I FINALLY got the hang of the Guardian tactical chalkboard thing this week. A gift from The Anfield Wrap’s very own Neil Atkinson. It feels like a game changer. I need never leave the homestead again. This Chalkboard is now the font of all (my) knowledge. One need only conjure an ill thought-out theory, twiddle with a few variables on the chalkboard template, and before one can say ‘Jordan Henderson completes more passes and makes more interceptions than the naked eye alone reveals’, it does its myriad calculations and vindicates any old footballing cod science. Holy fuck.
Armed and dangerous, I set forth on a half-baked theory testing quest. Lately I’ve had this feeling on me that the Dalglish/Clarke tactical axis have begun to see the tandem of Liverpool forwards Andy Carroll and Luis Suarez in a whole new light. The received wisdom was that one best uses Carroll as a battering ram of a number nine – the big man up top, more literally than metaphorically ‘on the shoulder’ of the last defender, ready and able to fling himself at the succession of crosses to order that Comolli spent over £50m acquiring this summer.
Likewise, Luis Suarez, the man bought to be the artistic foil to Carroll’s blunter intent, was initially visualised as more of a David Silva like playmaker, dropping off the vanguard of the attack, picking up the opportunities between the lines or making use of space on the flanks. Many a 4-2-3-1 was posited, in pre-season conjectures, with Suarez almost always a selection in the second attacking tier’s bank of three.
What no man reckoned on was what we tentatively saw signs of amidst the wreckage at White Hart Lane and most definitely bore witness to at home to Wolves and also again in last weekend’s derby victory. Rather than assuming the role as the ‘reference point’ of the attack, as its most advanced proponent, Carroll was instead cast in something of a supporting role to the man many thought would in fact supply his meat and drink, Luis Suarez.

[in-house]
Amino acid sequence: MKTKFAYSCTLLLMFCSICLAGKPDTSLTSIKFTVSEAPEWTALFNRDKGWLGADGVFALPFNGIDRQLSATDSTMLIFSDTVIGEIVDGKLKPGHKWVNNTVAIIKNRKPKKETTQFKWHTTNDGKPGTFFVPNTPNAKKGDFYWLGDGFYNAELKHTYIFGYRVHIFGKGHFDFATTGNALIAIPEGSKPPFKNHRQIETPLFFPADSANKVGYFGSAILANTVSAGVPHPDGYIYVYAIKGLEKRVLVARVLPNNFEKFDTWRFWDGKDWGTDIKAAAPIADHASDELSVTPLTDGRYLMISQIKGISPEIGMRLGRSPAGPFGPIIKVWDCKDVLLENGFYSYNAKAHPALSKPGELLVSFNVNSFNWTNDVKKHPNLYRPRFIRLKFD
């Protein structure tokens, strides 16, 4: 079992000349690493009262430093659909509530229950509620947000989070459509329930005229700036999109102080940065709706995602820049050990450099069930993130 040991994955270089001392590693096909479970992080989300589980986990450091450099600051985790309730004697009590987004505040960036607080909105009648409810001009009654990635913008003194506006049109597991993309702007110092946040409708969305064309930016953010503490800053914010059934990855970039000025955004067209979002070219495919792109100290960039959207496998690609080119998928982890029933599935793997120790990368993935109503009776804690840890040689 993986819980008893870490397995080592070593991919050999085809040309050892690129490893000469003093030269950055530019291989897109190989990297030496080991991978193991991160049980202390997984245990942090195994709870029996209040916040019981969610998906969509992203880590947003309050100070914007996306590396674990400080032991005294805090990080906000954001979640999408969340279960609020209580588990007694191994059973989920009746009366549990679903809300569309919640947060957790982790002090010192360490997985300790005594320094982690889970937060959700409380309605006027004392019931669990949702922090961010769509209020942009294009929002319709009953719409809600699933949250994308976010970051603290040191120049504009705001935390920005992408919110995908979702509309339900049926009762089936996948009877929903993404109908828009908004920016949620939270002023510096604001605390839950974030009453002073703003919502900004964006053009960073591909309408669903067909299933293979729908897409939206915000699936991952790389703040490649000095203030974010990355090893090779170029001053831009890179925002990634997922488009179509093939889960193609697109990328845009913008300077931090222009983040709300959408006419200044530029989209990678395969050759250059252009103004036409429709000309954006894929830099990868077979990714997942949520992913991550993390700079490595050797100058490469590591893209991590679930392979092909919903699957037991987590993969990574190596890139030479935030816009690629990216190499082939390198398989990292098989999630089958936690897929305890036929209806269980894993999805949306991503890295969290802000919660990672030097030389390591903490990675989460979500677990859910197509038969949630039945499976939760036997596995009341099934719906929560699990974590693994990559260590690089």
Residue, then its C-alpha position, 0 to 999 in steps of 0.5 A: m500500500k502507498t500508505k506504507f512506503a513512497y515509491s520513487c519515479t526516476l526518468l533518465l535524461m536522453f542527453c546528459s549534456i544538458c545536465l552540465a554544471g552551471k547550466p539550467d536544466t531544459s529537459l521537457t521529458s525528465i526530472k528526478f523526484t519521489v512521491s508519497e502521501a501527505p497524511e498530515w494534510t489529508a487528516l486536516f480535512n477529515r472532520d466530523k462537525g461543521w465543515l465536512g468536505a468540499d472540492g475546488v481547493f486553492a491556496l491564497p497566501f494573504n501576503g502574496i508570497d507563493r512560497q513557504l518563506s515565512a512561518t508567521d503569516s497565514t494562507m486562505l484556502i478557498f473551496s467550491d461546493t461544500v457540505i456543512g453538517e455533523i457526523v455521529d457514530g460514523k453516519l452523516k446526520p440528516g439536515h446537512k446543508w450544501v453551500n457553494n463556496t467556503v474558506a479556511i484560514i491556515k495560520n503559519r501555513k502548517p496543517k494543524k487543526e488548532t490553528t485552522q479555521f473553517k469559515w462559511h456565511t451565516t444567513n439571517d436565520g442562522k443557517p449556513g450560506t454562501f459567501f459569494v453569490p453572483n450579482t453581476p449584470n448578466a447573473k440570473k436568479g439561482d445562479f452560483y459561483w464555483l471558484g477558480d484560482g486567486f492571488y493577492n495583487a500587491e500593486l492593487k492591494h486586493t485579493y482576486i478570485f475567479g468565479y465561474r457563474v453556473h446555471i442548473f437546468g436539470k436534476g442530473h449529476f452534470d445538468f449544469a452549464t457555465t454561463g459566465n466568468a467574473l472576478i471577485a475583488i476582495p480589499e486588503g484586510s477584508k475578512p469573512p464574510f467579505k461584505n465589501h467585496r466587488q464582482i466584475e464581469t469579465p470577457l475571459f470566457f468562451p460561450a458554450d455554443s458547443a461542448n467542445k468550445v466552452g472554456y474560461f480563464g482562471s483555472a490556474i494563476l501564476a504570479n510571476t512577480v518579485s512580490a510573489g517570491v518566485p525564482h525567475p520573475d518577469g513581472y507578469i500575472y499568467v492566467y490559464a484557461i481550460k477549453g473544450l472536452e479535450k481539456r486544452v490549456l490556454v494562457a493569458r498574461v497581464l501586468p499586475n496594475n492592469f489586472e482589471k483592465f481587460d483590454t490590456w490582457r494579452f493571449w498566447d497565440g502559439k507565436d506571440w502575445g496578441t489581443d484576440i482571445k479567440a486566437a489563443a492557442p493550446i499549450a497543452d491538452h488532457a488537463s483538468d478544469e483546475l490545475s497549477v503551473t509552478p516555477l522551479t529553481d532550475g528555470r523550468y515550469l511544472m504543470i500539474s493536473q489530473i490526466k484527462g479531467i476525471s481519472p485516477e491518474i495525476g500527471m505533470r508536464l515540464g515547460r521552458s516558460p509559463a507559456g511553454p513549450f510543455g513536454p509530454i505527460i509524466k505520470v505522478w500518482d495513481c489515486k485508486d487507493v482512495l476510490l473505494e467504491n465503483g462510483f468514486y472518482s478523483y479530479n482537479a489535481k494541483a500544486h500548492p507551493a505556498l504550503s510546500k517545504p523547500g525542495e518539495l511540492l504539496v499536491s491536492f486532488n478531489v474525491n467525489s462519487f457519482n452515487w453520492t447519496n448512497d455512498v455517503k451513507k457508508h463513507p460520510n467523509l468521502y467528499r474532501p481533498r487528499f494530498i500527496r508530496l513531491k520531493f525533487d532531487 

Be they huddled in snugs of pubs, around microphones podcasting, posting on forums, or writing for mighty media organs, football people everywhere have all been discussing Liverpool FC’s recruitment drive over the summer almost entirely within the context of answering one pivotal question: ‘So, who’s getting wide to knock those crosses in for big Andy Carroll to head in?’.It’s been so oft repeated as a genuine criteria for LFC’s next phase of development that little time or column inches have been expended questioning the core assumptions within that enquiry. Firstly, there’s a presupposition that big Andy is the first name in Kenny Dalglish’s head when he wakes in the morning with his first 11 notebook and pencil at the bedside. Clearly that’s not the case.
Then there’s the simplifying of Kenny and co’s tactical masterplan to ‘Get it wide. Cross it. Big lump heads it in. 3 points. Go home.’ There is the further implied insult not only to Andy Carroll’s range of attributes as a footballer, but also to Luis Suarez, viewed not as the goal machine that his CV indicates he actually is, but merely as the artful assisting servant to the designated target man.
Amidst the debris and recriminations emanating from all of the red persuasion after the massacre at the Lane two weeks ago, was the odd ‘..and what the fuck was Dalglish doing playing Andy Carroll on the wings for?’. The same criticism was not echoed a week later in victory over Wolves, though Carroll was again to be seen making occasional (and this time effective) forays into wide positions.
Carroll was not suddenly becoming a winger, though, as his role appeared a much more diverse one than hitherto visualised by the majority. The mainstay of his new game seemed to be one of dropping off the front into those sacred areas ‘between the lines’ normally only reserved for the physically diminutive and fleet of mind and foot.
Not that we are witnessing his reinvention as a Geordie Jari Litmanen exactly, because his overall performance was more reminiscent in range and dimension of Emile Heskey’s stylings during his one proper season at Liverpool (2000/2001 season). For one year only Emile was an unplayable composite machine of a forward. He’d hold up the play with that Velcro chest of his, he’d flick it on with his head, he’d attack crosses, he’d run the channels and get vicious shots away, or he’d use his pace and strength out wide to get behind defences and supply others – such a tragedy for Houllier’s LFC that some mental obstruction appeared to prevent Heskey from ever reprising that one great season.